Privilege is a very complicated thing, as privately educated white men know only too well. No one gets to choose who their parents are, not even people whose parents happen to be extremely rich. Hence it would be terribly unfair to judge a child on the basis of which school they attended. We should all aspire to be class-blind, even those whose inferior education has made them less likely to hold opinions that matter anyhow.
Thus it is with horror that many have received Cabinet Office minister Matt Hancock’s suggestion that companies should ask job applicants whether or not they went to a private school in order to “develop a national measure for social mobility”.
Quite how such a measure will counteract the UK’s horrifying gap between rich and poor is unclear, but it is enough to strike fear into the heart of every defender of those great British values: meritocracy and fair play.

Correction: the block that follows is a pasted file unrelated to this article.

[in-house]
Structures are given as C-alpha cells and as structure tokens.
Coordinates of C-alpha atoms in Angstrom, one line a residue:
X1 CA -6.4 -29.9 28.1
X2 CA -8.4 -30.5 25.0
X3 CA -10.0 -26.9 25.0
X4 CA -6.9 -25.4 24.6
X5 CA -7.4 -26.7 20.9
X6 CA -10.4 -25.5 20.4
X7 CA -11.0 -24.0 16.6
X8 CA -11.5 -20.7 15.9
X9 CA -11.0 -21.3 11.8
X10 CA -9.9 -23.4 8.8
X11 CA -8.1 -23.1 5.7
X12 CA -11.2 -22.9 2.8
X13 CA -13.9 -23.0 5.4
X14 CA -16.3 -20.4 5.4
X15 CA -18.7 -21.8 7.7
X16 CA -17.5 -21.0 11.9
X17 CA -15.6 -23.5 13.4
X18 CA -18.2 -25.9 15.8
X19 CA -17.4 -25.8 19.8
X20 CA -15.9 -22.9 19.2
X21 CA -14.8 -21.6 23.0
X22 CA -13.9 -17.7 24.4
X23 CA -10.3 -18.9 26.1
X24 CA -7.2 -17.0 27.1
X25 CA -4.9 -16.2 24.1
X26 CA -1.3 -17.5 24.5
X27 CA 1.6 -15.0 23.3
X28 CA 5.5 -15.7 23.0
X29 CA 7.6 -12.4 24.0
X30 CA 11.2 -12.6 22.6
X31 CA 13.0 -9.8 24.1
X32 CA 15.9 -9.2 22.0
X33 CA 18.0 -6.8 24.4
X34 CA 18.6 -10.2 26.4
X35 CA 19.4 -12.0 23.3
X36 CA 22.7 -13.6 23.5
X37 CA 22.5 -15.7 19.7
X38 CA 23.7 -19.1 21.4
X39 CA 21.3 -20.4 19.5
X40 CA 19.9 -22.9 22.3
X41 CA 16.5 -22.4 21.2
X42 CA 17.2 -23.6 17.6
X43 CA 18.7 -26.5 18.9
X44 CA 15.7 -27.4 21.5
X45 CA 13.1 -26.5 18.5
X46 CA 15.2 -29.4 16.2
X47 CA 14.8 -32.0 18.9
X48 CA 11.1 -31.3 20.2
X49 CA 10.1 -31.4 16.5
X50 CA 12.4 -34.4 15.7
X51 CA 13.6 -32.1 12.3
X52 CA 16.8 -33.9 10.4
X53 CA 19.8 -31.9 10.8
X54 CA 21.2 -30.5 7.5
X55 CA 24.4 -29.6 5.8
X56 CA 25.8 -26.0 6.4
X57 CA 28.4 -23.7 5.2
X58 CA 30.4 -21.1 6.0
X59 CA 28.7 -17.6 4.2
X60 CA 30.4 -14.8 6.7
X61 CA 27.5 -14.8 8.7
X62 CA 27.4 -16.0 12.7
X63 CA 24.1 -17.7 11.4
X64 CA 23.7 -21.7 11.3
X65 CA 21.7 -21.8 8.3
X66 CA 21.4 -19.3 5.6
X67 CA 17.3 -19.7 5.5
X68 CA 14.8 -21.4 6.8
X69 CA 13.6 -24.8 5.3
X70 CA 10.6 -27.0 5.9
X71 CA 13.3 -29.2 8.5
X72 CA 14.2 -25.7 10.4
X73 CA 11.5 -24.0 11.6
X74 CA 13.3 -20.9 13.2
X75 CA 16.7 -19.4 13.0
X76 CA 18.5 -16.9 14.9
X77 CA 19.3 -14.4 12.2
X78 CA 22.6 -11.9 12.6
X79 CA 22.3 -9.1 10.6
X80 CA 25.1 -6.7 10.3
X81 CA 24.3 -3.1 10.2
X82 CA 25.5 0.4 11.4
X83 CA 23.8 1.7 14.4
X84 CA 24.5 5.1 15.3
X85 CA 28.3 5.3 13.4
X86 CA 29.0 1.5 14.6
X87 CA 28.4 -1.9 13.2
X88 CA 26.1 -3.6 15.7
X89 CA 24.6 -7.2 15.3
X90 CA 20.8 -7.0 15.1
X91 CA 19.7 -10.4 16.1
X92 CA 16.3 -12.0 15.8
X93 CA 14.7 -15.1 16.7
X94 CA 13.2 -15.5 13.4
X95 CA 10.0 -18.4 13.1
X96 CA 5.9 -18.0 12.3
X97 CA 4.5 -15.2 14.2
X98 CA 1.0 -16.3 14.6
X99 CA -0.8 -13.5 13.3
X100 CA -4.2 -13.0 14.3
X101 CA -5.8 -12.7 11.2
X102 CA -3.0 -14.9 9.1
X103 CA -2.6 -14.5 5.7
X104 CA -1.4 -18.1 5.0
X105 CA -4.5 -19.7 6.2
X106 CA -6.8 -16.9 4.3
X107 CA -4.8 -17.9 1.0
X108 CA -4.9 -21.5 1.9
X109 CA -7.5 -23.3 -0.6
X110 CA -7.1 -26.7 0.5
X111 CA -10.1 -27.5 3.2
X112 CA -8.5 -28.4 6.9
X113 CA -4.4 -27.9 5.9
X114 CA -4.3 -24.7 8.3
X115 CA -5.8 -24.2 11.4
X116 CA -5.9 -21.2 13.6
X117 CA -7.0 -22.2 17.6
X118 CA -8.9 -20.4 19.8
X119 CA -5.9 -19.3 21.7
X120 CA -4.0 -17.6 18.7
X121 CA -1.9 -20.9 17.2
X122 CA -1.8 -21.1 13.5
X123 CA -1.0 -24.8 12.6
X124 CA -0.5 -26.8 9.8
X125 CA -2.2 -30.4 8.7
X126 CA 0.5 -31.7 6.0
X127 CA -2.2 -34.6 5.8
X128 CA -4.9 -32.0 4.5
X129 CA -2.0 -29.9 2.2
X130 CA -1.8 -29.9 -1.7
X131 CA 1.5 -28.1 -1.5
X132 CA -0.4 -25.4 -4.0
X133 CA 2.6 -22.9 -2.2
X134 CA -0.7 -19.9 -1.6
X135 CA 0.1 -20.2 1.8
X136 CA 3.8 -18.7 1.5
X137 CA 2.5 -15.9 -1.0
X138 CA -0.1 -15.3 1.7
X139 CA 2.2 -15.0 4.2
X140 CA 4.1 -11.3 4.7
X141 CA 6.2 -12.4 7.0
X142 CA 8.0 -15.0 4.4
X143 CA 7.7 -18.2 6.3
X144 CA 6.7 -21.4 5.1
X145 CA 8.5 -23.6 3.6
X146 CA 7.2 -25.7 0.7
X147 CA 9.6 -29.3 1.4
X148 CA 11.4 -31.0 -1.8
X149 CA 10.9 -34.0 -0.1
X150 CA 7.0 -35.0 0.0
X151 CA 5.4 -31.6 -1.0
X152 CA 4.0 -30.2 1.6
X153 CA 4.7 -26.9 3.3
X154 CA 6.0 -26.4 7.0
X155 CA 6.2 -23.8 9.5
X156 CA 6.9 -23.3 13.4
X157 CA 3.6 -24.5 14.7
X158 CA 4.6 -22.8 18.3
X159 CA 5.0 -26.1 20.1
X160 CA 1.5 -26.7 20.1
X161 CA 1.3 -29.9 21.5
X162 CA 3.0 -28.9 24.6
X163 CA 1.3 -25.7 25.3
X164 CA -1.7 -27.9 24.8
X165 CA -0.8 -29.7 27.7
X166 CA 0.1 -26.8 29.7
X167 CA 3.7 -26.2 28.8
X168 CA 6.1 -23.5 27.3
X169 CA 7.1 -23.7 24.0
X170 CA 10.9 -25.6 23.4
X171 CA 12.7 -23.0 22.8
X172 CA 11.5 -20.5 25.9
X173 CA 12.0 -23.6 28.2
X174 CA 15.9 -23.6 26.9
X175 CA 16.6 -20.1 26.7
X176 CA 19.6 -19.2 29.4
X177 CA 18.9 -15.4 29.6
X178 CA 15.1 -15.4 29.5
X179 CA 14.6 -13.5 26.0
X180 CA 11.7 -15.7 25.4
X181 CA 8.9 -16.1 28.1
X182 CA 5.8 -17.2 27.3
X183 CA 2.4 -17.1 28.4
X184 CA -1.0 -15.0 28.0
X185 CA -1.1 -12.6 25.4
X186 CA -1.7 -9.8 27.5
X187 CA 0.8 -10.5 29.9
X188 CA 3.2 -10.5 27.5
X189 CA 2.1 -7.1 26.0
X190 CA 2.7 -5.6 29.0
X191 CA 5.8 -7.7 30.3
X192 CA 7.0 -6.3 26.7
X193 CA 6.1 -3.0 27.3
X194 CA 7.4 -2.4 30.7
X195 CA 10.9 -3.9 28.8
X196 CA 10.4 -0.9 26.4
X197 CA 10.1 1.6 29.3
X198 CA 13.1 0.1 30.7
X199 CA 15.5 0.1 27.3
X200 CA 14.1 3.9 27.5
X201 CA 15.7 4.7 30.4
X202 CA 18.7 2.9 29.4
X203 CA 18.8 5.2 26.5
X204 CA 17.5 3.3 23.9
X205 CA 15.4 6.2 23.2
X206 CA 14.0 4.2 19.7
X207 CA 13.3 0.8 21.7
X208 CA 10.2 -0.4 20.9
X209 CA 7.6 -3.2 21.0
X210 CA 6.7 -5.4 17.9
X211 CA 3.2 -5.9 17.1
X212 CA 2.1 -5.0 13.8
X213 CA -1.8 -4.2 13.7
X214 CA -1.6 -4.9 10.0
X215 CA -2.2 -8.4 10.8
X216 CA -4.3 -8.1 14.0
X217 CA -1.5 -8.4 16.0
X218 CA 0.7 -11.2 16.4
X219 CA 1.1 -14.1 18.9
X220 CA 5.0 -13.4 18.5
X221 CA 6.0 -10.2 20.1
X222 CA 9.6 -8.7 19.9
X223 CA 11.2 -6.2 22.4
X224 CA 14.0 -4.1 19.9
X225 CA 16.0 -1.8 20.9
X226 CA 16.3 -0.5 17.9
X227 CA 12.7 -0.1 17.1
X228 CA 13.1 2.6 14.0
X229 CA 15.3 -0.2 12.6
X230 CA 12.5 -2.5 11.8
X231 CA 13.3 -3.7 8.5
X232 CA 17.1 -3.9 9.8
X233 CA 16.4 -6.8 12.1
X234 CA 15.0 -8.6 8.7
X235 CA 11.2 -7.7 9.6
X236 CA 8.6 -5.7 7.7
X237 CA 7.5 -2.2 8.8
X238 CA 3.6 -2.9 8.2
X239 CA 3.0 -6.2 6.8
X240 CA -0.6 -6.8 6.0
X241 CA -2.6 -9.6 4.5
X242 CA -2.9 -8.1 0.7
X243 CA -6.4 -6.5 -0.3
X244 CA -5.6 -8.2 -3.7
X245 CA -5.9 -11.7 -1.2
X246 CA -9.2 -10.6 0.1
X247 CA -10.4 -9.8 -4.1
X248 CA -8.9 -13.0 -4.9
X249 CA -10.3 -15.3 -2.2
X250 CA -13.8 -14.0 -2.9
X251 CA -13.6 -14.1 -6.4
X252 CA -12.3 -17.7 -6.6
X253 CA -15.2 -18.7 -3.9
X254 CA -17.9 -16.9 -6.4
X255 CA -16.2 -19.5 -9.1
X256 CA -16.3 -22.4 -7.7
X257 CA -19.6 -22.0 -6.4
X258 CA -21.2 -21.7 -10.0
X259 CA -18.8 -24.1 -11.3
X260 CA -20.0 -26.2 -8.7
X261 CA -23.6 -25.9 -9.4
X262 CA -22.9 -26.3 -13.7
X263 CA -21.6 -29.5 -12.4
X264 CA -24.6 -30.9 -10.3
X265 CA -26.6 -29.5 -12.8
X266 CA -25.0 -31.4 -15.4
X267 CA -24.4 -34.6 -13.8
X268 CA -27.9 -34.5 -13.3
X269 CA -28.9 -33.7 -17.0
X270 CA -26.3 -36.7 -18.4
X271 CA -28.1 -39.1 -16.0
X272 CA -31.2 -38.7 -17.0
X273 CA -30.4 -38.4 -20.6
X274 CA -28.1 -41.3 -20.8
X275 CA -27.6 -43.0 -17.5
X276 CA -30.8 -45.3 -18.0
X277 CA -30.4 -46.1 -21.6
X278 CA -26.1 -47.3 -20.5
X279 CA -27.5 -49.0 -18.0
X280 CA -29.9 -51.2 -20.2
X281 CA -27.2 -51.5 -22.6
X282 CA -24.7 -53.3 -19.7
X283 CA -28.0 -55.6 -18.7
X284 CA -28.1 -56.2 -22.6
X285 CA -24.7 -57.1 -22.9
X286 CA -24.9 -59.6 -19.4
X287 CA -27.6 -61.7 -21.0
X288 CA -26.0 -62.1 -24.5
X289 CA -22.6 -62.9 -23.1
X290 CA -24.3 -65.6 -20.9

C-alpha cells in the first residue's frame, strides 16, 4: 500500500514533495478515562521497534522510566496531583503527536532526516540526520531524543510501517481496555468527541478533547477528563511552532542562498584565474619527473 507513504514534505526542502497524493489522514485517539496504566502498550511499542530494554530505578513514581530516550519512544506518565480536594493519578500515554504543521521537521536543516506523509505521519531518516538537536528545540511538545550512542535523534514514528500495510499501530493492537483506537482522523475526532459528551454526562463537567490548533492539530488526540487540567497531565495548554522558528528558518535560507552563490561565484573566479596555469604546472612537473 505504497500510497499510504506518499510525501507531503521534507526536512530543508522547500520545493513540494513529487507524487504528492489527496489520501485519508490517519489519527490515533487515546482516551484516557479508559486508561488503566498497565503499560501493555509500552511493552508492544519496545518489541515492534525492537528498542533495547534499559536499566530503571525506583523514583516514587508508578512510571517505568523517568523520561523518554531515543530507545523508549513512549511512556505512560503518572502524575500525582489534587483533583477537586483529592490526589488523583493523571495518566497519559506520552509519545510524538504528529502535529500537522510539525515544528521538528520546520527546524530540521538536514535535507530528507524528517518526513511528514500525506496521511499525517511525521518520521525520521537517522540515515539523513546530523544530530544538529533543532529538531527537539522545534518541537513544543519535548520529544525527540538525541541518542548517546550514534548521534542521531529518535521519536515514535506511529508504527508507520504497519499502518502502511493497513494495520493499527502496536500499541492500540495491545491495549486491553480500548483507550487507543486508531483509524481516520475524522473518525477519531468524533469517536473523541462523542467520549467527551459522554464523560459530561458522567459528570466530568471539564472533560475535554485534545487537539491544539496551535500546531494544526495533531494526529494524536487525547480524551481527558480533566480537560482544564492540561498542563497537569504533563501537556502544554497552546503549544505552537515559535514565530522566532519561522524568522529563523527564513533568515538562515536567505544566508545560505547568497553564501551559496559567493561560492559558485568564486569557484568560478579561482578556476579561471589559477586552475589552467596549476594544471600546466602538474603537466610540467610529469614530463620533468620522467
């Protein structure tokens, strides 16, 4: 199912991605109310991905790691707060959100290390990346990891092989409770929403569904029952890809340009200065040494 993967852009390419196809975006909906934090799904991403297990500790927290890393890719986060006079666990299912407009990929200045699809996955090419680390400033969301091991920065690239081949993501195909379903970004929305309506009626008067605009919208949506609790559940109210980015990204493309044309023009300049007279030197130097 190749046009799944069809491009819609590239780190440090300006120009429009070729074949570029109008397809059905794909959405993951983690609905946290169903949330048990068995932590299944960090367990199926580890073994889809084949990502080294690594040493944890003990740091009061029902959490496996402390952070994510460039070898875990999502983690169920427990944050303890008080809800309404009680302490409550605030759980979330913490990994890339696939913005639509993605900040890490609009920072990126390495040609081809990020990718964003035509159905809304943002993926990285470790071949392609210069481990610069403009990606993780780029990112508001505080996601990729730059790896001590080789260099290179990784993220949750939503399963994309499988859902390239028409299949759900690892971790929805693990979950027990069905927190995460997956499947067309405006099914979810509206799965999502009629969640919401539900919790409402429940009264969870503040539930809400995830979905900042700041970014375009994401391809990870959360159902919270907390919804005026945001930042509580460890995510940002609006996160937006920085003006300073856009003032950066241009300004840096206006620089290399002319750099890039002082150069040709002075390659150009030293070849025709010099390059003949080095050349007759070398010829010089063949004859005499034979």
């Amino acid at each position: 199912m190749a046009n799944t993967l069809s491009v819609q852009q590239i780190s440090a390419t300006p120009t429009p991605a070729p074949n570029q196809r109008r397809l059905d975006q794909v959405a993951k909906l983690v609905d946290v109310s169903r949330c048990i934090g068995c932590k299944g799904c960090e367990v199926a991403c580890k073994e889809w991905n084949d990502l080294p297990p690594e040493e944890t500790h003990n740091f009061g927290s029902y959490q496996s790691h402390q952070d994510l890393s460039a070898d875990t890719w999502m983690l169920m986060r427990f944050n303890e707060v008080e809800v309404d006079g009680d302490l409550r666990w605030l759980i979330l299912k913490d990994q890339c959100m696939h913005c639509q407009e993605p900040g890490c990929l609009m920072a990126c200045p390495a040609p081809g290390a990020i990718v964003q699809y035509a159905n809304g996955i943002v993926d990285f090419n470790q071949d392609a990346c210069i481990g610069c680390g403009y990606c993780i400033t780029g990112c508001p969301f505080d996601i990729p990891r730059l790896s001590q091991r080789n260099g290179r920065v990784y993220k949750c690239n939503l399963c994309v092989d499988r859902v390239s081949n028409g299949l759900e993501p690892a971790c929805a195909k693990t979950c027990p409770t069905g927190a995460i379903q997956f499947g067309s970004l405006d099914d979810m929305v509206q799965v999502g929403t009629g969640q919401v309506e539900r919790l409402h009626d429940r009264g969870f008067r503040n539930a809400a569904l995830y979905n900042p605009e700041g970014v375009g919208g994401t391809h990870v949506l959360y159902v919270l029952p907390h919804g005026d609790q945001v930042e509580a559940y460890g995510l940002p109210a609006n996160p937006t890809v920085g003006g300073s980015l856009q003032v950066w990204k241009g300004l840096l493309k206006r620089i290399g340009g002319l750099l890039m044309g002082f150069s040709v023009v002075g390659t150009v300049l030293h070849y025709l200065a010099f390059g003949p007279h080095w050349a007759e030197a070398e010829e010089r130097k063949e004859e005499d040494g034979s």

According to the Telegraph’s Charles Moore, Hancock “is trying to impose . . . systematic bias in employment”:
“Instead of employers working out who is the best candidate for the job, he is trying to conscript them into his babyish attempt at class war.”
Meanwhile, Lord Waldegrave, a former Conservative minister, now Provost of Eton, has threatened to resign from the party over the proposal, describing it as, “quite wrong to punish children for decisions taken by their parents, and to run the risk of choosing crucial public service jobs not on the basis of merit but of social engineering”.